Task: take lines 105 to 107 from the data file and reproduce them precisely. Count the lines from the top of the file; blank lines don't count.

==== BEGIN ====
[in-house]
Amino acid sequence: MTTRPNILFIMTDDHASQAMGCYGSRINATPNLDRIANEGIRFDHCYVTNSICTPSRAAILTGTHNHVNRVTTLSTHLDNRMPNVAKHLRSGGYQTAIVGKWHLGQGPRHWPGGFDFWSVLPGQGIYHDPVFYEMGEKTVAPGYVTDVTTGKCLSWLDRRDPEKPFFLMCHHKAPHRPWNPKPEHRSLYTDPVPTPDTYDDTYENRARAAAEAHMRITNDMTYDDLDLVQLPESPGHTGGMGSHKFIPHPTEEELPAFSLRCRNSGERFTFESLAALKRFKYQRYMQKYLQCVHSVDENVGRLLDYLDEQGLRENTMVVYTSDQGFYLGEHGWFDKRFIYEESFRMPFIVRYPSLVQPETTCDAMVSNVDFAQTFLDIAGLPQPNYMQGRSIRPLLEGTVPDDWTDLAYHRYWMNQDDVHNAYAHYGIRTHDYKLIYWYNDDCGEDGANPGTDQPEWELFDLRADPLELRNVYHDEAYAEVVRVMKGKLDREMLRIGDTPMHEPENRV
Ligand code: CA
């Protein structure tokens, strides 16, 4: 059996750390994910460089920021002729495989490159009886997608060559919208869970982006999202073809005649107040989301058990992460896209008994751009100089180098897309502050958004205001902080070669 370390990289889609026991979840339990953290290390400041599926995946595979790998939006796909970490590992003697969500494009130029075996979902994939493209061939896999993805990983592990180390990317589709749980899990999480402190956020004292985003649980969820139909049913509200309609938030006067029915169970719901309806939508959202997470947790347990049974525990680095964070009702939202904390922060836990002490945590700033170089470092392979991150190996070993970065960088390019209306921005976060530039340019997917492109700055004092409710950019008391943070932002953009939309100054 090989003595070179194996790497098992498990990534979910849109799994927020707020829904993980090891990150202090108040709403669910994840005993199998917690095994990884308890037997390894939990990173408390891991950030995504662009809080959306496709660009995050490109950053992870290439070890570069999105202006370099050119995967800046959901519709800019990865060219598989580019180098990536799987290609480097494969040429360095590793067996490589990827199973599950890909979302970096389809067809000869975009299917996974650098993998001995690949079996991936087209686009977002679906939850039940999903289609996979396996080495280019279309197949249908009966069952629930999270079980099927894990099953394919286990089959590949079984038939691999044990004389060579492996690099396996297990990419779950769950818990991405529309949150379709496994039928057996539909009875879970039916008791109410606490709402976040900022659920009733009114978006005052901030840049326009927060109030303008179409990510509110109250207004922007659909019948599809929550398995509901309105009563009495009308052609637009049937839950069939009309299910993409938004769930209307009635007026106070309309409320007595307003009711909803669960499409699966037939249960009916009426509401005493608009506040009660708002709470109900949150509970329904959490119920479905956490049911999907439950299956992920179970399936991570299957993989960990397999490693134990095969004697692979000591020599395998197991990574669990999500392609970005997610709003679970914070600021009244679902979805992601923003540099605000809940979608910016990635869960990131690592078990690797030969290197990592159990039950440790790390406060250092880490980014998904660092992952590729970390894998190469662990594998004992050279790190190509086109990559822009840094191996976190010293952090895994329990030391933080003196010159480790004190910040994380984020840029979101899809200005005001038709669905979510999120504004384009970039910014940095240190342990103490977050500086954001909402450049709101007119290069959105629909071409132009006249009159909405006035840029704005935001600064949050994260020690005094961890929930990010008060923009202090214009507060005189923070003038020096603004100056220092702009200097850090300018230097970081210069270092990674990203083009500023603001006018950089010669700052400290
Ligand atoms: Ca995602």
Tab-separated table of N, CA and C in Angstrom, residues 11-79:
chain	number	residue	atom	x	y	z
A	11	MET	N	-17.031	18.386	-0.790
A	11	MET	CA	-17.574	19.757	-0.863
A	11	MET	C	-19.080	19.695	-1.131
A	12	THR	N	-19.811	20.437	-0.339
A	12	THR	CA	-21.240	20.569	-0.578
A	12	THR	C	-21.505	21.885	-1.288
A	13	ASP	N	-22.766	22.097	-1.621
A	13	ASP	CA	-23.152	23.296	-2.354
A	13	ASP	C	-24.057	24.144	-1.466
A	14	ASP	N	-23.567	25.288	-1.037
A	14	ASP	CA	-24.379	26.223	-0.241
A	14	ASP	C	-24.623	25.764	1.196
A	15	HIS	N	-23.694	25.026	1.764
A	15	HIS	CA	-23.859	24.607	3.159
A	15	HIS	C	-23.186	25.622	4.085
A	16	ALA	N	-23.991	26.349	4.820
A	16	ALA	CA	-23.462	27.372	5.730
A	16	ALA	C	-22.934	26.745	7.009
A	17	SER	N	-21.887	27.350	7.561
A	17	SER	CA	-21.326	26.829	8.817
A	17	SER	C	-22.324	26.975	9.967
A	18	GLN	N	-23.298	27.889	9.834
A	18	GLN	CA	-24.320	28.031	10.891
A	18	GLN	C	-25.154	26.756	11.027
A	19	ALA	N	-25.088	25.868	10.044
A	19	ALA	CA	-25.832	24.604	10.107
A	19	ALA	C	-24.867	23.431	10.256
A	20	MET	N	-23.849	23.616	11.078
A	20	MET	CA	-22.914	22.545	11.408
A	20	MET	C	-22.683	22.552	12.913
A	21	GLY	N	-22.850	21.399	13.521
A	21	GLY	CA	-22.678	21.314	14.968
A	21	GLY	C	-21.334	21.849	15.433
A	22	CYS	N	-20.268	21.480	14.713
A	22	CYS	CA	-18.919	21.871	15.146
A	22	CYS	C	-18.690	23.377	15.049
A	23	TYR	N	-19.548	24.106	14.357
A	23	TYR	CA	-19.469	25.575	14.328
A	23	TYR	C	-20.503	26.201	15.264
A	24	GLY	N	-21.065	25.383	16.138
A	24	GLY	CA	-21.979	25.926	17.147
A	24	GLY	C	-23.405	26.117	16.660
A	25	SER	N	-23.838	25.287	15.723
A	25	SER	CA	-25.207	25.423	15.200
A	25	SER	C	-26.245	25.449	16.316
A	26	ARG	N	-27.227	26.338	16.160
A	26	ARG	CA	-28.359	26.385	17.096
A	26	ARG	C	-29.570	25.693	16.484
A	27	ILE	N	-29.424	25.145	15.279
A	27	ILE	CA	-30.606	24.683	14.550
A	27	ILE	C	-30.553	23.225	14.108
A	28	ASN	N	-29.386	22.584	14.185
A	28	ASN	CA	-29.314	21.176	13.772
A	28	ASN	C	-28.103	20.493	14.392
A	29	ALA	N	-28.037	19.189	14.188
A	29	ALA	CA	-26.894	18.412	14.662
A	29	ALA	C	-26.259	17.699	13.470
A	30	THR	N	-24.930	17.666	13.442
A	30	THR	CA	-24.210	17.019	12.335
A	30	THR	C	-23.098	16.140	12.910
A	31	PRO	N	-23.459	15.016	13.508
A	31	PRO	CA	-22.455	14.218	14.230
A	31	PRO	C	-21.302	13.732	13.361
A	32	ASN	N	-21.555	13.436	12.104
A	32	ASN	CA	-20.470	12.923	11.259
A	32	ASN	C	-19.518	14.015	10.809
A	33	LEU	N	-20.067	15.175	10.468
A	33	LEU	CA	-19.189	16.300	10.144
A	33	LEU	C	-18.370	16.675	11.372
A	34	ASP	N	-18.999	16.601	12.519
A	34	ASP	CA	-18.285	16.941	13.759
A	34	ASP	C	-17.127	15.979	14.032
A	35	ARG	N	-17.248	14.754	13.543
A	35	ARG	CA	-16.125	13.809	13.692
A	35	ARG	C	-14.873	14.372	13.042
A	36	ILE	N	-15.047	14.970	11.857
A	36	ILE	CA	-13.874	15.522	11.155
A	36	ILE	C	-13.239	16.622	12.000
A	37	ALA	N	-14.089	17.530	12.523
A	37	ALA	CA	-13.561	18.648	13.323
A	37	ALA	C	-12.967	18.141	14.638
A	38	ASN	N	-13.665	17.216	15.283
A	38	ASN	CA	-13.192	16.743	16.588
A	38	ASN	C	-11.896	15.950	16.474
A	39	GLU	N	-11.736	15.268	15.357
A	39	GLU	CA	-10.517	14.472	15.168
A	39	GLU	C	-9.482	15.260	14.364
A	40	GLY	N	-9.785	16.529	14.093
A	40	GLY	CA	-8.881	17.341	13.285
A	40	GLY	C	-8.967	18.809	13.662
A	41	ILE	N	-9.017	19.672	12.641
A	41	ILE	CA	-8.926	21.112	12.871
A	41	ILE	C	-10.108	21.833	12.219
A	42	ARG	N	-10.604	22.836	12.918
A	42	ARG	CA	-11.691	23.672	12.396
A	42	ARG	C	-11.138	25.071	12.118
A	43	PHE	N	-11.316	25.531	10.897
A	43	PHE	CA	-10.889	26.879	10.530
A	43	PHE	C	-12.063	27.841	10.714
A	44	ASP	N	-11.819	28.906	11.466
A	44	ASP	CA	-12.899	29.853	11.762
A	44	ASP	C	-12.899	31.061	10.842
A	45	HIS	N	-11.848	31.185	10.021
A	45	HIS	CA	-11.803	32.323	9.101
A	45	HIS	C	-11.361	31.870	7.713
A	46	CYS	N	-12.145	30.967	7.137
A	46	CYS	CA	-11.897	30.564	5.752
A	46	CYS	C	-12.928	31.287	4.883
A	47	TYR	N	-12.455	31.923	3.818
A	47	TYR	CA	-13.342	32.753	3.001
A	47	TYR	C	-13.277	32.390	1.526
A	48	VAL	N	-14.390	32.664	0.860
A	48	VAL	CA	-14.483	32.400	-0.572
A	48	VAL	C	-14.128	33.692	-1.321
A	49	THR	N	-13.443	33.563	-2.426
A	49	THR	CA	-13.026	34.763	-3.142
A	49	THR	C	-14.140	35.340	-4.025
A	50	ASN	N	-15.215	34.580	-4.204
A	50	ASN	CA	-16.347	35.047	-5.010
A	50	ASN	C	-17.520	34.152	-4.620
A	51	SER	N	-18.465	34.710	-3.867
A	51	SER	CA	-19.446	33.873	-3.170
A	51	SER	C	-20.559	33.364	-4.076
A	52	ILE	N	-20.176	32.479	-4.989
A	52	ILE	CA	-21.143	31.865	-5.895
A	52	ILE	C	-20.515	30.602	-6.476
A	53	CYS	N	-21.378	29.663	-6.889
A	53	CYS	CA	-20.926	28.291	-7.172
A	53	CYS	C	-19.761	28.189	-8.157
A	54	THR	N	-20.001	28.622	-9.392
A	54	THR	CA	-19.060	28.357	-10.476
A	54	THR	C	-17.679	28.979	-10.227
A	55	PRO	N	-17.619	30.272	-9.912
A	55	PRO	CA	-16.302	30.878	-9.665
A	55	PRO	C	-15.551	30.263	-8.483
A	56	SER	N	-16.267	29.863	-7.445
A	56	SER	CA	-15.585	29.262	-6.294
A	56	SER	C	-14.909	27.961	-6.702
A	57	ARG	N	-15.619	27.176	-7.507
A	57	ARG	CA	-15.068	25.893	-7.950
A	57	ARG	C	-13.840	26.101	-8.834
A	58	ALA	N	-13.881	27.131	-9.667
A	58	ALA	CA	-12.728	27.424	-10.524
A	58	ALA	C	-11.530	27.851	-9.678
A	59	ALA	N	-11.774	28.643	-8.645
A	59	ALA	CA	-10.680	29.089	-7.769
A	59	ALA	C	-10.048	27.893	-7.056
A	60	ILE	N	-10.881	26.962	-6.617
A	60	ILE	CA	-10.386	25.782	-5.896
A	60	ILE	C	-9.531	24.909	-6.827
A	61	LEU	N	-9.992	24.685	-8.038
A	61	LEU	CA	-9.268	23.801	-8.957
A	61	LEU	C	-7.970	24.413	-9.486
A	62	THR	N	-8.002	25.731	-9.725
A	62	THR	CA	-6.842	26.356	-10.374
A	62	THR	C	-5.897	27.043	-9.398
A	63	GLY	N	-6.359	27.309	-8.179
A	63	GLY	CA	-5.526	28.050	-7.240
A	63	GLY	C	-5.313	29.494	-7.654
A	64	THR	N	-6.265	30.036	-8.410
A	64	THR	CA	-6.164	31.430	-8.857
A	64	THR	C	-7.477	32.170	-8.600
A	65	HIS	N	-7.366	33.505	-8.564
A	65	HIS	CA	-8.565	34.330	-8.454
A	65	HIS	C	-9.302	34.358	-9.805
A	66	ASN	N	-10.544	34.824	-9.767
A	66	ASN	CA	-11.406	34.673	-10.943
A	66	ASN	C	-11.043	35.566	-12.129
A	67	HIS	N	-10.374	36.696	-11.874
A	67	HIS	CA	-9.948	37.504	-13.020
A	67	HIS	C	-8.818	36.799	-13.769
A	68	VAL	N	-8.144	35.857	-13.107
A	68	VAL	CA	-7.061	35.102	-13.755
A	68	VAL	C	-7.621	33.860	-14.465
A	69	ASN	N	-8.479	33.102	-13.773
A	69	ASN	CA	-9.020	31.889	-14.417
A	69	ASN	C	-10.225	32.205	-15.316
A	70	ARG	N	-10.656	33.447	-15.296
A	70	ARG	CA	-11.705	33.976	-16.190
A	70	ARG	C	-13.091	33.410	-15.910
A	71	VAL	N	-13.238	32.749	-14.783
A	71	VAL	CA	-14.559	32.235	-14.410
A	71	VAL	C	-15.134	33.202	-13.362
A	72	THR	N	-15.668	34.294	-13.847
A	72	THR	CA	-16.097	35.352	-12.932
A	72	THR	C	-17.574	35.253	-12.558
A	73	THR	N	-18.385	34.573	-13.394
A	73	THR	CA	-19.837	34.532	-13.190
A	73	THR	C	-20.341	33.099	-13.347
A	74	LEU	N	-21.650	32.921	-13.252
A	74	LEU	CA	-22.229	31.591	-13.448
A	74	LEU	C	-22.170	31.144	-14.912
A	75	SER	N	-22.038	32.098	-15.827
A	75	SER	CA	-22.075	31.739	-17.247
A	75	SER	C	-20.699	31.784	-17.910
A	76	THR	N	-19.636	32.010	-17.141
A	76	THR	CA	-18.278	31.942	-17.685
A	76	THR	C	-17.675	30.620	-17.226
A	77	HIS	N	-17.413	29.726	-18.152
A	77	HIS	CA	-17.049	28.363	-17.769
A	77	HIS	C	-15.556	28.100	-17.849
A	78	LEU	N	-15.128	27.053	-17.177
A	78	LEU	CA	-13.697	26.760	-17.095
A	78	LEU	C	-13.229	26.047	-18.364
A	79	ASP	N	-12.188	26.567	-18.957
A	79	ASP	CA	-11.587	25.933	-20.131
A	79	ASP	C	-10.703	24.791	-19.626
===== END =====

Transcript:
A	43	PHE	CA	-10.889	26.879	10.530
A	43	PHE	C	-12.063	27.841	10.714
A	44	ASP	N	-11.819	28.906	11.466